Bruce Wayne and Batman are two different personas as described by Carl Jung, two faces he presents to the world as the situation dictates. On an existential level Bruce Wayne is using Jean-Paul Satre’s ideas of bad faith, adopting a new set of morals in order to accomplish his goals. Batman could never do the things Bruce Wayne does and vice-versa. Bruce Wayne is able to distance himself from his own actions and avoid the guilt and fear from doing them. (Jung, The Relations between the Ego and the Unconscious) Many Batman fans will vehemently defend Batman’s non-lethal stance against crime. It is true that in the past few decades the Batman character has avoided killing anyone. Before the juvenile delinquency hearings in 1954 and the subsequent Comics Code Authority, however, Batman used to kill people with regularity. (Finger) In Batman’s earliest appearances he even carried a handgun with him to fight crime. In Tim Burton’s movie Batman has absolutely no problem taking lives.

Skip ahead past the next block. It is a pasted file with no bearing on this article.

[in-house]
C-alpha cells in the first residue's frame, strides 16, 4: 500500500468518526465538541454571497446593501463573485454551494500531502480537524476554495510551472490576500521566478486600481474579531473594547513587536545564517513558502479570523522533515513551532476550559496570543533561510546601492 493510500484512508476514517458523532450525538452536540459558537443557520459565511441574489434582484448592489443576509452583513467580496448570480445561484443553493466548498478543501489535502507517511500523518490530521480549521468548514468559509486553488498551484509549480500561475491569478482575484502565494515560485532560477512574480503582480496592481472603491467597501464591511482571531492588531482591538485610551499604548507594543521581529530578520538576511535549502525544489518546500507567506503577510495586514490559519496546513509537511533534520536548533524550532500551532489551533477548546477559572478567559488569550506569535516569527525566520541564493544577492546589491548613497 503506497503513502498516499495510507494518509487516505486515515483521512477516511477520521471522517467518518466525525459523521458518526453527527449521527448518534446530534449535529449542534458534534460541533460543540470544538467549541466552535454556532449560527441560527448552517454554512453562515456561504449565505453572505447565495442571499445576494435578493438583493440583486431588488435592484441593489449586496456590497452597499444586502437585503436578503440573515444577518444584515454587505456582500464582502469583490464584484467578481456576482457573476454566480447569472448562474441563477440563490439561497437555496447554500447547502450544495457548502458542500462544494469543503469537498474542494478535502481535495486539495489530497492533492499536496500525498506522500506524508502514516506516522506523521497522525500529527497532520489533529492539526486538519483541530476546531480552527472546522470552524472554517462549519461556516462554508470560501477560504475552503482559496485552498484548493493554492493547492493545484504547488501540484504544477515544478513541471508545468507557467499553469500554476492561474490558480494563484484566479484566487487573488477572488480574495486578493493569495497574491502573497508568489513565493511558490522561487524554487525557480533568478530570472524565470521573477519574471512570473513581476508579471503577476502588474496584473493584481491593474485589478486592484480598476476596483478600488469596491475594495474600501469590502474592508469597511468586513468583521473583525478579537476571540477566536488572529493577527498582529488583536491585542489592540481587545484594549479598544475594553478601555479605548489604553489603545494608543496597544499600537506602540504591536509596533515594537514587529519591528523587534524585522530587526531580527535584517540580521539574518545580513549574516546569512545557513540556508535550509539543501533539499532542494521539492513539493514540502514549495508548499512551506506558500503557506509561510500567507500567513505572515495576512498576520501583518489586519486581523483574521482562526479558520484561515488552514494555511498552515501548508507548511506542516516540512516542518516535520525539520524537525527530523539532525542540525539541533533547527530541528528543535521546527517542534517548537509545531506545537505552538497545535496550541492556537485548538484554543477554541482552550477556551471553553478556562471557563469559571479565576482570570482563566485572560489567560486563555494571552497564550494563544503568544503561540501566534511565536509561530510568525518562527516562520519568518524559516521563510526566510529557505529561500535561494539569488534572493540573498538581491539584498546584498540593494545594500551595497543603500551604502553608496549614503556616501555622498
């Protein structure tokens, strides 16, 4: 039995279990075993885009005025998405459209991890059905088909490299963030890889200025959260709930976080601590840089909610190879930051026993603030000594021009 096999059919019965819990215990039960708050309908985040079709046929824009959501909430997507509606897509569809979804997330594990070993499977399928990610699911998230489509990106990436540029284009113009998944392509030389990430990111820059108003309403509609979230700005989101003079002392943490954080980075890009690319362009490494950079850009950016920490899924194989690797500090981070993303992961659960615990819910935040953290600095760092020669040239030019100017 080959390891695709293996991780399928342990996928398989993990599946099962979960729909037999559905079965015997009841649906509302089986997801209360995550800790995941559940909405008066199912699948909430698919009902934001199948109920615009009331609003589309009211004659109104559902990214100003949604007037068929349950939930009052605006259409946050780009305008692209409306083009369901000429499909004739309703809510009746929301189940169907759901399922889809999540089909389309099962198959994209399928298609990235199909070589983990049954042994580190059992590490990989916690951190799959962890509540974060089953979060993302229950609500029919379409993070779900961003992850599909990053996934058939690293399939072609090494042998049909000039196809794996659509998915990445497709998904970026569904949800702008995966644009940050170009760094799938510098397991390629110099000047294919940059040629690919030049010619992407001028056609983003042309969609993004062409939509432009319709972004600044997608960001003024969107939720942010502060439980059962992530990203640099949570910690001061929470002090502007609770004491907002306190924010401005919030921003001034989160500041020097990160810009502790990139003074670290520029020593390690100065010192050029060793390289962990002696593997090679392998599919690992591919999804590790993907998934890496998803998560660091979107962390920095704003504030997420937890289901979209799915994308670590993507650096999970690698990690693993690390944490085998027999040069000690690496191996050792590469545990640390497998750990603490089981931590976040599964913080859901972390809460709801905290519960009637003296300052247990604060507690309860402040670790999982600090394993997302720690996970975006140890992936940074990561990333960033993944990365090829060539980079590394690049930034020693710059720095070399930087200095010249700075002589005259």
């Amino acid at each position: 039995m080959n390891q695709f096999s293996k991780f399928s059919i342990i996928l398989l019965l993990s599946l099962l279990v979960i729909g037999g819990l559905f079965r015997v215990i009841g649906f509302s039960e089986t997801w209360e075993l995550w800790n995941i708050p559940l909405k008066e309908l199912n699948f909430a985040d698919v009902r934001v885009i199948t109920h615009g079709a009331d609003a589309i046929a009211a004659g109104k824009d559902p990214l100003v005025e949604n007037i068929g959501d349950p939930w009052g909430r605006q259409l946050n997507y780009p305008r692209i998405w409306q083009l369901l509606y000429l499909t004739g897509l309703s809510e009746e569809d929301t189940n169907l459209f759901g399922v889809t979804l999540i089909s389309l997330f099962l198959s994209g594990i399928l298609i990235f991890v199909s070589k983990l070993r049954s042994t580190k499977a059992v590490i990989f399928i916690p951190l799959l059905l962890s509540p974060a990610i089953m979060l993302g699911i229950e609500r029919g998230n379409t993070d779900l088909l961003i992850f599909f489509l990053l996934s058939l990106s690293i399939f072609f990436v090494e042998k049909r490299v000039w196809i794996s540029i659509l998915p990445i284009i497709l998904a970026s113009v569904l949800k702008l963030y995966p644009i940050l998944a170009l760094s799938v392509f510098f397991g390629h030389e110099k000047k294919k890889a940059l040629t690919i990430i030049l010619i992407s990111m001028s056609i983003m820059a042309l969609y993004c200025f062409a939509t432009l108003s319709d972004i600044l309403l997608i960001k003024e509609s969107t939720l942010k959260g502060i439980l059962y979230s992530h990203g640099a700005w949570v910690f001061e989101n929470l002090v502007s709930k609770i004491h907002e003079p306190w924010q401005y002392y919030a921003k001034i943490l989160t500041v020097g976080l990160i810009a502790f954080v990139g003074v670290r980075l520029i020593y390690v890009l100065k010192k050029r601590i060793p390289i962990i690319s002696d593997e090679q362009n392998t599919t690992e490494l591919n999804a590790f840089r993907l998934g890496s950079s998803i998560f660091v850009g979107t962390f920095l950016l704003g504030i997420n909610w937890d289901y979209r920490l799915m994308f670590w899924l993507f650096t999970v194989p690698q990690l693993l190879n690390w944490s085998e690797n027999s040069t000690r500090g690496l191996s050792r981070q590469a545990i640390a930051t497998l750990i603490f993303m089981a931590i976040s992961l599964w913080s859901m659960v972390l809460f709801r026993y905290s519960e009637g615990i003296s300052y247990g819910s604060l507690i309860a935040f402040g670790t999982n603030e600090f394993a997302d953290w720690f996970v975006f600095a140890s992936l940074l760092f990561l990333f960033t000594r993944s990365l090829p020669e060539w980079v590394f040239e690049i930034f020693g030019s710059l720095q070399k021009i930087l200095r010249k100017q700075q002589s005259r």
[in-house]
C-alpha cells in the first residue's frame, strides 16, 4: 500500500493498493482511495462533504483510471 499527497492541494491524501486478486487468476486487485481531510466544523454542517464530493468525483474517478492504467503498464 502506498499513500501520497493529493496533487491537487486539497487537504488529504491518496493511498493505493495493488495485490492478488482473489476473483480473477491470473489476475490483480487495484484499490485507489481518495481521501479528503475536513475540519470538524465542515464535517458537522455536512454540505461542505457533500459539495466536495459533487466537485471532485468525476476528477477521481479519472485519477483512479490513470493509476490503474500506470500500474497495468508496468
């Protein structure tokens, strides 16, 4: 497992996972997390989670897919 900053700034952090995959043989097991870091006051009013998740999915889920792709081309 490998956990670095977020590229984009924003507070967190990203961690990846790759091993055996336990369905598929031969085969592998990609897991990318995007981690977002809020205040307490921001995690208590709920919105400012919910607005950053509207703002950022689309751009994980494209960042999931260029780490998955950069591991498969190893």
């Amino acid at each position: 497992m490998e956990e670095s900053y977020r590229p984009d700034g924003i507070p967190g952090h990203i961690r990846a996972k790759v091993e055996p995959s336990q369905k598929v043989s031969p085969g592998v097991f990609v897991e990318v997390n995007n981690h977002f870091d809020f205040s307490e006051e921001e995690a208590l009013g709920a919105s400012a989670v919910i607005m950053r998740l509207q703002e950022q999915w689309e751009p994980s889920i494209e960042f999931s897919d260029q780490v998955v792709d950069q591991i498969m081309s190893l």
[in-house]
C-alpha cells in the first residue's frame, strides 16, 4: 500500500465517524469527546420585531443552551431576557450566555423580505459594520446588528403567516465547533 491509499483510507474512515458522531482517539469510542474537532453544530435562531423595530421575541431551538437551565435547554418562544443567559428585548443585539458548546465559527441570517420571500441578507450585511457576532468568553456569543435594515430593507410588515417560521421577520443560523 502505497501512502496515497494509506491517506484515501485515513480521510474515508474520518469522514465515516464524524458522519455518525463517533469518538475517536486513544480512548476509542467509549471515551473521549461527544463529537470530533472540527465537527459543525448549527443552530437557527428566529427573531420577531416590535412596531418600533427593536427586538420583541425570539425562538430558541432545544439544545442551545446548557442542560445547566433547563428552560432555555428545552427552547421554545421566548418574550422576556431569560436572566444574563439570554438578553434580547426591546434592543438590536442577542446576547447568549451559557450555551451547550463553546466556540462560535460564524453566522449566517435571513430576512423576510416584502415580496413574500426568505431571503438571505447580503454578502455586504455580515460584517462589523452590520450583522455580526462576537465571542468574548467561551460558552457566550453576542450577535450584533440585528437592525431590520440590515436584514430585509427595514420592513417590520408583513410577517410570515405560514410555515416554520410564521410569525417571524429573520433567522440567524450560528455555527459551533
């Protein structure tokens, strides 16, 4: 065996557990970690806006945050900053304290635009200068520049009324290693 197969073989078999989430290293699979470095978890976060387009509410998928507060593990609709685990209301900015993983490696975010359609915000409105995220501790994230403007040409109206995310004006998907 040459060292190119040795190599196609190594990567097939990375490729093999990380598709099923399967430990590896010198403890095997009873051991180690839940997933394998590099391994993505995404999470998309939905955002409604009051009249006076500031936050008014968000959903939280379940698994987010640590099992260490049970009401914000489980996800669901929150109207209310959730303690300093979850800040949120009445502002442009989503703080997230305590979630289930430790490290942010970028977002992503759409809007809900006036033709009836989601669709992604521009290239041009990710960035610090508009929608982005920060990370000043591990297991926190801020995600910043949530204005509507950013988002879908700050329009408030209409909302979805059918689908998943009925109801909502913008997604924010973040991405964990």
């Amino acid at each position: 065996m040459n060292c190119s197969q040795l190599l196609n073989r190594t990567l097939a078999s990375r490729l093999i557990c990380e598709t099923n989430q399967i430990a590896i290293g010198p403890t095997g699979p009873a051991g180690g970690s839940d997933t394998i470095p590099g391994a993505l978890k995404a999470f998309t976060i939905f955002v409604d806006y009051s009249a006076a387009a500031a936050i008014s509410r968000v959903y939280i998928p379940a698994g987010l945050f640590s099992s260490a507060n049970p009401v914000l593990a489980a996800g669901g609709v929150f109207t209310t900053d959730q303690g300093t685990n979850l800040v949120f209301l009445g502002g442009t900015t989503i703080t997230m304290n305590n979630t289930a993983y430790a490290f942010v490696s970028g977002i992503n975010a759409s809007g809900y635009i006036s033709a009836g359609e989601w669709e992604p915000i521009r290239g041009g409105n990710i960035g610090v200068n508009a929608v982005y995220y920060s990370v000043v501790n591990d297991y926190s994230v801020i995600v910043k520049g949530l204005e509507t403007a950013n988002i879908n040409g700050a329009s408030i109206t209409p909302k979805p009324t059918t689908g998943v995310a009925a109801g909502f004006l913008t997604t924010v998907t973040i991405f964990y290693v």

During the movie, Batman destroys a chemical plant using explosives killing an unknown number of the Joker’s henchmen. Later in the movie while fighting one of the Joker’s men in a cathedral’s bell tower, Batman throws his opponent off a stairwell to a certain death. Only moments later after confronting the Joker on the top of the cathedral, Batman and a reporter are left hanging on the edge of the building struggling not to fall off as the Joker is making his getaway, hanging on a rope ladder from a helicopter. Batman uses this time to snare the Joker’s ankle with a grappling hook and tie the other end to a gargoyle. Despite having his own life and someone else’s hanging in the balance, Batman kills the Joker by intentionally weighing him down causing him to lose his grip and fall. The mask and costume of Batman provide Bruce Wayne with the anonymity and freedom to perform these actions without giving pause to question the morality. The parallels of this technique are fairly common in cinema. Sergio Leone’s character “the man with no name” is the archetypal western persona as played by Clint Eastwood. Although this character has no name he is given many nicknames. In The Good, The Bad, and The Ugly (1966) it was “Blondie” and in For a Few Dollars More (1965) it was “Manco” a Spanish nick name meaning one-handed. The character does have two hands but Manco very deliberately performs all mundane actions with his left hand; his right hand is used exclusively for shooting. In this way, similar to Bruce Wayne, he is able to objectify his actions and detach from the situation. Bruce Wayne doesn’t kill; Batman does. (Jung, Archetypes and the Collective Unconscious)